To those unfamiliar with the history of video game developer Square (now merged with former rival Enix and renamed Square Enix), the title of the prolific Final Fantasy series must seem pretty ironic. After all, the franchise’s Roman numeral-numbered sequels now go all the way up to XV, and by the time you add in the sequel’s sequels, like the recently rereleased Final Fantasy X-2, and spinoffs like Final Fantasy Tactics (which of course has a sequel of its own, too), there doesn’t seem to be anything “final” about the series at all.

Some gamers will be quick to point out, though, that had the original Final Fantasy not been a hit, Square wouldn’t have had the financial resources to keep going and would have had to shut its doors, and the title is a nod to that desperation. Others will correct them, saying that in fact the “Final” portion of the title was chosen because Hironobu Sakaguchi, the driving force behind the creation of the series and its most popular installments, was going to quit the gaming industry if the first Final Fantasy wasn’t a success.

But as Sakaguchi himself recently revealed, neither of those was really the reason Square decided to call what would go on to be its defining game series Final Fantasy.

While his exact credits ranged from “design” to director to executive producer, Sakaguchi was the one calling the shots from the first Final Fantasy all the way up through Final Fantasy XI. In 2004, partially due to the fallout from the catastrophic box office failure of the Sakaguchi-spearheaded Final Fantasy: The Spirits Within motion picture, Sakaguchi left Square and formed his own video game studio, Mistwalker.

While Mistwalker has had moderate success, Final Fantasy remains the first thing many gamers think of when they hear Sakaguchi’s name. So when Kyoto’s Ritsumeikan University recently hosted a conference on the globalization of Japanese-produced games with Sakaguchi delivering the keynote address, of course the genesis of Final Fantasy, Sakaguchi’s biggest international hit to-date, was going to be part of the discussion.

Sakaguchi recalled that the development of the first Final Fantasy, which was released in 1987, was particularly difficult, as it taxed the hardware of Nintendo’s 8-bit Famicom hardware, which was already four years old at that point. Still, the team persevered, and in the end, the game launched the franchise that would become first Square’s, and then Square Enix’s, cash cow for decades to come.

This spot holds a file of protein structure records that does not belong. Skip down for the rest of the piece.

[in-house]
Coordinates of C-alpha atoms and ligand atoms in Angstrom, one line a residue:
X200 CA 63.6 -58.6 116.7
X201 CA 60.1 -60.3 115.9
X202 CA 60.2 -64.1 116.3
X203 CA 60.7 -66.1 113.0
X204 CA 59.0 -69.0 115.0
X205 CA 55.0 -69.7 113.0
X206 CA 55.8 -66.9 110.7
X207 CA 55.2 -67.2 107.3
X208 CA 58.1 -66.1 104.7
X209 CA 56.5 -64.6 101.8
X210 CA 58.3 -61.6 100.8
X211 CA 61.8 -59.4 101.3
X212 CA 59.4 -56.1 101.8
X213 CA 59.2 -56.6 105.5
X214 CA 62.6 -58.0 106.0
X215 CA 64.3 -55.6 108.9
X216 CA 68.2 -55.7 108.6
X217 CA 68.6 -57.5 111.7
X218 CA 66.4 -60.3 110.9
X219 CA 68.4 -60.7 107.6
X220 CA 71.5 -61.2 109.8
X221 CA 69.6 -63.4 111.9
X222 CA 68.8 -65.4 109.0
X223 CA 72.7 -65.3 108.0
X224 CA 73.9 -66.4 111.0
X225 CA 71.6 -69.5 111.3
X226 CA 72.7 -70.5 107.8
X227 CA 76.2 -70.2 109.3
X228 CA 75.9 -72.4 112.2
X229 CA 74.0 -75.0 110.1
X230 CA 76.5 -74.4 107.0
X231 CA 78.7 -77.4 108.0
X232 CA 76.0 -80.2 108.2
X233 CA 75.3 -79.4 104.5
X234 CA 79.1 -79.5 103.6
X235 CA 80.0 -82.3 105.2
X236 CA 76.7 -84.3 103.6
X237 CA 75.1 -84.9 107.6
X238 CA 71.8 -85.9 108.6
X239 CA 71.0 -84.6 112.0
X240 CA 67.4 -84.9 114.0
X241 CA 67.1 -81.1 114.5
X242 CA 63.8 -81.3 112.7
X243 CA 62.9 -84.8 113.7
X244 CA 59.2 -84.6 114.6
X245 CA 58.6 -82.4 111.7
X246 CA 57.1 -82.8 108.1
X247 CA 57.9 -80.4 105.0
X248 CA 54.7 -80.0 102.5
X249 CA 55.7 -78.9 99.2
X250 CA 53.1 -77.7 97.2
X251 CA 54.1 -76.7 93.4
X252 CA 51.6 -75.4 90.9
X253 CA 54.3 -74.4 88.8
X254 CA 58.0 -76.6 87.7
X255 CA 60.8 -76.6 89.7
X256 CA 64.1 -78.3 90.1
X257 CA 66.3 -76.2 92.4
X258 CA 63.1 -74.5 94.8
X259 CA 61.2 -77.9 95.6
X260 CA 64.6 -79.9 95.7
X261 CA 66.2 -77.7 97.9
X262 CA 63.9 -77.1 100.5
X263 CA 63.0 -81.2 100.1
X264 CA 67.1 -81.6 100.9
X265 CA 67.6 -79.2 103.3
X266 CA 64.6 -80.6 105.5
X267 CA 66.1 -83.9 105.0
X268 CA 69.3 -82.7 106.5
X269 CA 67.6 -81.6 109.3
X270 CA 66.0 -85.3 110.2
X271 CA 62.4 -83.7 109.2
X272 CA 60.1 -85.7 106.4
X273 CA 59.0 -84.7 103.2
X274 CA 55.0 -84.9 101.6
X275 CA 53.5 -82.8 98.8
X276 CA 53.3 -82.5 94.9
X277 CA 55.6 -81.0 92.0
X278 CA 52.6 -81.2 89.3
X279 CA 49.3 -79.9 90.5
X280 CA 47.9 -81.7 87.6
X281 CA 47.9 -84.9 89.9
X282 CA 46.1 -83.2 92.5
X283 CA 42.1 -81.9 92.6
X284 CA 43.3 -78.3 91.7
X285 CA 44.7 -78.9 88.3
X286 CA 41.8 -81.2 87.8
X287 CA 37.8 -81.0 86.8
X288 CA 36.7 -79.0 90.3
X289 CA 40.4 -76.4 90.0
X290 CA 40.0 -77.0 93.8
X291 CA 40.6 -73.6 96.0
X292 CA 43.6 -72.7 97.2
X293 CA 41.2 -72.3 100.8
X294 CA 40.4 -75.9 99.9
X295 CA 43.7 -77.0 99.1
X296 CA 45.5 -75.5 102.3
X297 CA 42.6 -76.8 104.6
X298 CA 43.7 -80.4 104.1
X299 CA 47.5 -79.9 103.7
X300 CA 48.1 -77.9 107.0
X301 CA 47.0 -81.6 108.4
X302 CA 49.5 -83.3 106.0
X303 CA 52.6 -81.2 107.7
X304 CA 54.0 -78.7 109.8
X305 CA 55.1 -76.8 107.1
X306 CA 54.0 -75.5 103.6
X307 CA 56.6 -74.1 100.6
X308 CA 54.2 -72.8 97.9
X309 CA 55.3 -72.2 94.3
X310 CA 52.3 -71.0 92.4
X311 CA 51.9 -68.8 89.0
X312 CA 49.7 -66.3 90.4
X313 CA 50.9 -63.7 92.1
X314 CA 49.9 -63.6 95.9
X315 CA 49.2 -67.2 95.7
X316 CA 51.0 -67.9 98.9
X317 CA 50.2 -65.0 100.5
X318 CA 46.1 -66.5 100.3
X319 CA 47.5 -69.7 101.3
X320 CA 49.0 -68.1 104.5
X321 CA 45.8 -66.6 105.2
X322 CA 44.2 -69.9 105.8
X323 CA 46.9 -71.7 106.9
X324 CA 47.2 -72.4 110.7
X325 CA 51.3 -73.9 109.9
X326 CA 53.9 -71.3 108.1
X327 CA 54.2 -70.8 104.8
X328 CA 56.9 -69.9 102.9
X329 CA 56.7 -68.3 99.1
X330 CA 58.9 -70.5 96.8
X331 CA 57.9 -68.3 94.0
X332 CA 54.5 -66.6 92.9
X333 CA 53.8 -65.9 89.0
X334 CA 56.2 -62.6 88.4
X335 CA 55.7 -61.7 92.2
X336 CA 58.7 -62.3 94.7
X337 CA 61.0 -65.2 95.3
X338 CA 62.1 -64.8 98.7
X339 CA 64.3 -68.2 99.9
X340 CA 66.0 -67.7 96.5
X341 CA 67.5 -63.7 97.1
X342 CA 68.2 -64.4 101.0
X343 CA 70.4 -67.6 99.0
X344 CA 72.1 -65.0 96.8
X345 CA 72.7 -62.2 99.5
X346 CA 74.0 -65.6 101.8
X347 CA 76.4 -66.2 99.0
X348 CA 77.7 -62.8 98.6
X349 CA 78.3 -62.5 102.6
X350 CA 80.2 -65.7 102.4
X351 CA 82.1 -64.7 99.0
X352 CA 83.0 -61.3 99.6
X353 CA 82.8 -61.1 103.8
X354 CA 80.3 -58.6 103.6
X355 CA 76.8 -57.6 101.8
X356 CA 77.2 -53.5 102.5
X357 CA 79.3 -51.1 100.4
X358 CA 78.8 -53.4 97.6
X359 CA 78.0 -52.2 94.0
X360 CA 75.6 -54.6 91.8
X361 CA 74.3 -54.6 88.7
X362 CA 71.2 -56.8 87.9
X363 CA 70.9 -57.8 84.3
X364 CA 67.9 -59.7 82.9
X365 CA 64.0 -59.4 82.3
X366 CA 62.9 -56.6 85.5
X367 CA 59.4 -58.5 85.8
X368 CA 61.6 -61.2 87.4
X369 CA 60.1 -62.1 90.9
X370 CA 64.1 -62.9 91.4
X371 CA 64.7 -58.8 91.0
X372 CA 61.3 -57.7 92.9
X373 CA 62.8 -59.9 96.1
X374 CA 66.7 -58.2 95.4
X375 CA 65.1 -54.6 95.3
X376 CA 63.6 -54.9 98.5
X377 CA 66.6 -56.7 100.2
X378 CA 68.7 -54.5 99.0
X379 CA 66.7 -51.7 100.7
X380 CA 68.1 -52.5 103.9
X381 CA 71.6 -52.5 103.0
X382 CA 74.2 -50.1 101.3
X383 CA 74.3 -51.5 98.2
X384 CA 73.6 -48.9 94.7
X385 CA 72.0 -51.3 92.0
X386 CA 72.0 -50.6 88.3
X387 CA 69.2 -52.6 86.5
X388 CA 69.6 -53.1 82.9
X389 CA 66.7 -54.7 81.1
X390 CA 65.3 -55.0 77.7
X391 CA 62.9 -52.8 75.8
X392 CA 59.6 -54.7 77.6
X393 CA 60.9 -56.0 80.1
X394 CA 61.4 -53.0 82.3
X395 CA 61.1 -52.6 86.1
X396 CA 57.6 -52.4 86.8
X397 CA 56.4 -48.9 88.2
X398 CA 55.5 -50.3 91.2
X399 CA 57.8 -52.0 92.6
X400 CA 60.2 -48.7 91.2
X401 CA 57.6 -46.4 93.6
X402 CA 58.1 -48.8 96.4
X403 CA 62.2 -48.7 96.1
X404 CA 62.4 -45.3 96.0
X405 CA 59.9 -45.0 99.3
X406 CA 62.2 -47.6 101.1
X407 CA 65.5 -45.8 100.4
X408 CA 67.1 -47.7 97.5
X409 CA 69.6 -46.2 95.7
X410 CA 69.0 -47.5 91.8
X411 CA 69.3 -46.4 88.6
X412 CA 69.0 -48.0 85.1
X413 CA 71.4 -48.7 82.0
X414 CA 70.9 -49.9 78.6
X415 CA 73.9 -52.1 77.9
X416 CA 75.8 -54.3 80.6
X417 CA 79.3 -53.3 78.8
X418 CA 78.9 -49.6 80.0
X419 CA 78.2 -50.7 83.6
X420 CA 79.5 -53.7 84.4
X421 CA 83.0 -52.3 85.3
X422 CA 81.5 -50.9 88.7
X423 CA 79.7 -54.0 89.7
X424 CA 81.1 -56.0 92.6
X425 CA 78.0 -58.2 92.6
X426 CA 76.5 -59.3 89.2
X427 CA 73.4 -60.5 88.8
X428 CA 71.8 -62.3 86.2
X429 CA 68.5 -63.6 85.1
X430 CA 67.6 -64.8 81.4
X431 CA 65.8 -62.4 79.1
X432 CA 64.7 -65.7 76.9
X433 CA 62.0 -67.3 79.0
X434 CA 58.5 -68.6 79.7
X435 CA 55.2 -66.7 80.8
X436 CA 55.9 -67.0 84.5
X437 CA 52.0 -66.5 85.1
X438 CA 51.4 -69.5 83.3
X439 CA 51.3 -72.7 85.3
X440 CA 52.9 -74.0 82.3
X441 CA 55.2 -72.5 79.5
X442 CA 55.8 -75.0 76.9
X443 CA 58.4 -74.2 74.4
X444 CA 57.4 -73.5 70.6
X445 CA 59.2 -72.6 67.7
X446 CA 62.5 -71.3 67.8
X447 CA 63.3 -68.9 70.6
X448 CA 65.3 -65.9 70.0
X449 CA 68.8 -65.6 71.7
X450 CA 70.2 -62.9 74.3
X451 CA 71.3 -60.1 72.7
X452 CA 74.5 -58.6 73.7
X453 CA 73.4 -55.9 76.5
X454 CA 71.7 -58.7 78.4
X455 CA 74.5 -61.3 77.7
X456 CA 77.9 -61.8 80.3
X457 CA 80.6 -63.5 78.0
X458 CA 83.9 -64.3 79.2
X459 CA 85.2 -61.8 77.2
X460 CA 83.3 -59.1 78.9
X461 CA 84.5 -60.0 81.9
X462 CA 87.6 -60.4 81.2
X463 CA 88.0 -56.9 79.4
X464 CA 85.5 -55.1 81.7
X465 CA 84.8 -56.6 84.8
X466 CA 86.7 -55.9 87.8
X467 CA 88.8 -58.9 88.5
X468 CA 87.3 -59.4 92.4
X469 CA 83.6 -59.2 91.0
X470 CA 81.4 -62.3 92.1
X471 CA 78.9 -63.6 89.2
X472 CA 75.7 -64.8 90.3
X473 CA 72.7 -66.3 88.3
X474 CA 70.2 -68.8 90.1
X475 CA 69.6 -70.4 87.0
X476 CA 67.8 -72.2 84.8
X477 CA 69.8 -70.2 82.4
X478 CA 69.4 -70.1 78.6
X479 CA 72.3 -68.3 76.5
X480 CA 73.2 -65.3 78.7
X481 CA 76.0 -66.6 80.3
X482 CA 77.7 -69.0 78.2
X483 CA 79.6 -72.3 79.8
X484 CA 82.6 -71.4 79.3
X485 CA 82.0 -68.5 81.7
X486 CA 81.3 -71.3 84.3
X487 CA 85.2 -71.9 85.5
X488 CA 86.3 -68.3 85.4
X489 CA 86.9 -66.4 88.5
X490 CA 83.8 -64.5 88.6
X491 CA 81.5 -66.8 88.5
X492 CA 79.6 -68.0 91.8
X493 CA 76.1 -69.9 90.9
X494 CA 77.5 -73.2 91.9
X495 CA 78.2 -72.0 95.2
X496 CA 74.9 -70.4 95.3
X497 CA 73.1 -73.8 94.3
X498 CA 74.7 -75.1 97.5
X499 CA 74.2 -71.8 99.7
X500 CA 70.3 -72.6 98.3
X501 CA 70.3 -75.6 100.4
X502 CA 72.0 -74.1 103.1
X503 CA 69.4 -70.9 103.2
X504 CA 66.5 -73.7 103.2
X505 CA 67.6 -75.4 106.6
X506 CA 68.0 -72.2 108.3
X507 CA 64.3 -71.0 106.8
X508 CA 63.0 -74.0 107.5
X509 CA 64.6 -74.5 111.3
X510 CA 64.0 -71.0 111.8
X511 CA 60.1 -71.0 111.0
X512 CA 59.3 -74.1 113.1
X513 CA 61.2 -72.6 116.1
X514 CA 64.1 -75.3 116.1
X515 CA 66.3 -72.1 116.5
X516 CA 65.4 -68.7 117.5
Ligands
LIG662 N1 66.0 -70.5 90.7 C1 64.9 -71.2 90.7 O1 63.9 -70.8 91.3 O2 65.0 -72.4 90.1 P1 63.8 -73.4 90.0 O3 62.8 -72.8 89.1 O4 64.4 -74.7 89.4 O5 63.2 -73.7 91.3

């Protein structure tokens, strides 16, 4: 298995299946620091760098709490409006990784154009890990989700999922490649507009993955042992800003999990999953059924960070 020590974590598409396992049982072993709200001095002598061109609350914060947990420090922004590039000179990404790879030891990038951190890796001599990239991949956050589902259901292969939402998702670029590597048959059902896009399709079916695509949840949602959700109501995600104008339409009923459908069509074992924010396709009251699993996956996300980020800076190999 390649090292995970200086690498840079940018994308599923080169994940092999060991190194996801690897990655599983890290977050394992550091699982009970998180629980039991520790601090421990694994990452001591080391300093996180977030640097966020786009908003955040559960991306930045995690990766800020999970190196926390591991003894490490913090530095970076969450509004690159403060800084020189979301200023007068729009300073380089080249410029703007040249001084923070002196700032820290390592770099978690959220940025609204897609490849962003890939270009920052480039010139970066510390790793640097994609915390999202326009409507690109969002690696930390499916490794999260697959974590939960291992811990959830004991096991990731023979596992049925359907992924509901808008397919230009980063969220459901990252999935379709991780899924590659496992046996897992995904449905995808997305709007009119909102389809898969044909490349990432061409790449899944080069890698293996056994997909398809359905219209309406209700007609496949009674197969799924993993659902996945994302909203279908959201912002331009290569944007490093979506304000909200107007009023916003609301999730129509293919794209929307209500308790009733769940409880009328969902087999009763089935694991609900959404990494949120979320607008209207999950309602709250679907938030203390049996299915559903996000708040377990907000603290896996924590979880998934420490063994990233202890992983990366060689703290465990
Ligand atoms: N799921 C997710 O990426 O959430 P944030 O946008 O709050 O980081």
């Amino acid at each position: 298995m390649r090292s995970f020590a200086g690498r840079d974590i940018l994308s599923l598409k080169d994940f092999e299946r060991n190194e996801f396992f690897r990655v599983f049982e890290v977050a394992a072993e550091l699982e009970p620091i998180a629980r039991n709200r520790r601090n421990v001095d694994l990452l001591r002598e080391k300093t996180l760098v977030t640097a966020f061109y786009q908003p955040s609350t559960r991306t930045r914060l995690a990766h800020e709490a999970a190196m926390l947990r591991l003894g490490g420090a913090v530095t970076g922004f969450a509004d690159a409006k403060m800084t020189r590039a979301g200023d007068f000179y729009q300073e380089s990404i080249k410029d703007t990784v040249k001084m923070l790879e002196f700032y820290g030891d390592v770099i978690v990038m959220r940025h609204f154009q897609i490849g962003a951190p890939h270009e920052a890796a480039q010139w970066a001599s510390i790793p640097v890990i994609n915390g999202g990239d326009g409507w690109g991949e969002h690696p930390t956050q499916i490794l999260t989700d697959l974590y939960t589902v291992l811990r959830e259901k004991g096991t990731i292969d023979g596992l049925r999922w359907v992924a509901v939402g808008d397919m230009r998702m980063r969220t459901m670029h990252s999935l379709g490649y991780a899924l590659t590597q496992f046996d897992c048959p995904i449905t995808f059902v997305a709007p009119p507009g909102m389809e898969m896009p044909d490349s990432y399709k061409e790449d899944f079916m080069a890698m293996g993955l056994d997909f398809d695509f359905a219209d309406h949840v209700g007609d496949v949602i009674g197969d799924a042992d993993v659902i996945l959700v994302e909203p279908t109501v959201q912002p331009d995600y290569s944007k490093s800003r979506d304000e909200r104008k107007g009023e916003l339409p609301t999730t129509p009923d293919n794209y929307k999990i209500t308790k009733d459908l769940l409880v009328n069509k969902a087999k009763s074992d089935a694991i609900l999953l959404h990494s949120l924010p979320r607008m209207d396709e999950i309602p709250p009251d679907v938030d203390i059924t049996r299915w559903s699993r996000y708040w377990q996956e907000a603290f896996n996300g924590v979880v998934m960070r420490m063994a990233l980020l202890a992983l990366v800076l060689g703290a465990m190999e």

Imps, meanwhile, would go on to become cash cows for low-level Light Warriors.

But what about that title? Sakaguchi says that even before figuring out exactly what to call their ambitious fantasy role-playing game, the team had already decided they wanted something that could be easily abbreviated using the Roman alphabet. They were also set on something that could be condensed into a four-syllable abbreviated version in Japanese, and FF (pronounced “efu efu” in Japanese), fit both criteria.

Given the genre the game fell into, making one of those Fs “fantasy” was a no-brainer. But what about the other one? Actually, “Final” wasn’t the team’s first choice, as Sakaguchi says the initial idea was to call the game Fighting Fantasy. However, they had to nix that plan when they discovered there was already a board game called Fighting Fantasy, which was in turn based on a series of British gamebooks

So with Fighting Fantasy out of the running, Sakaguchi and his cohorts settled on Final Fantasy. “To be sure, we had our backs to the wall when we were developing Final Fantasy,” Sakaguchi told the audience, “but really, anything that started with an F would have been fine for the title.”

So it turns out that while the early members of Square did indeed pour their hearts and souls into making Final Fantasy, the game’s title itself wasn’t necessarily as indicative of that last-ditch effort as many believed. Still, the team’s all-out commitment resulted in, for the time, beautiful graphics, emotional music, and deeply rewarding gameplay, so we think we can forgive them for being a little indifferent to what the name would be for their first true masterpiece.

Source: Famitsu via Jin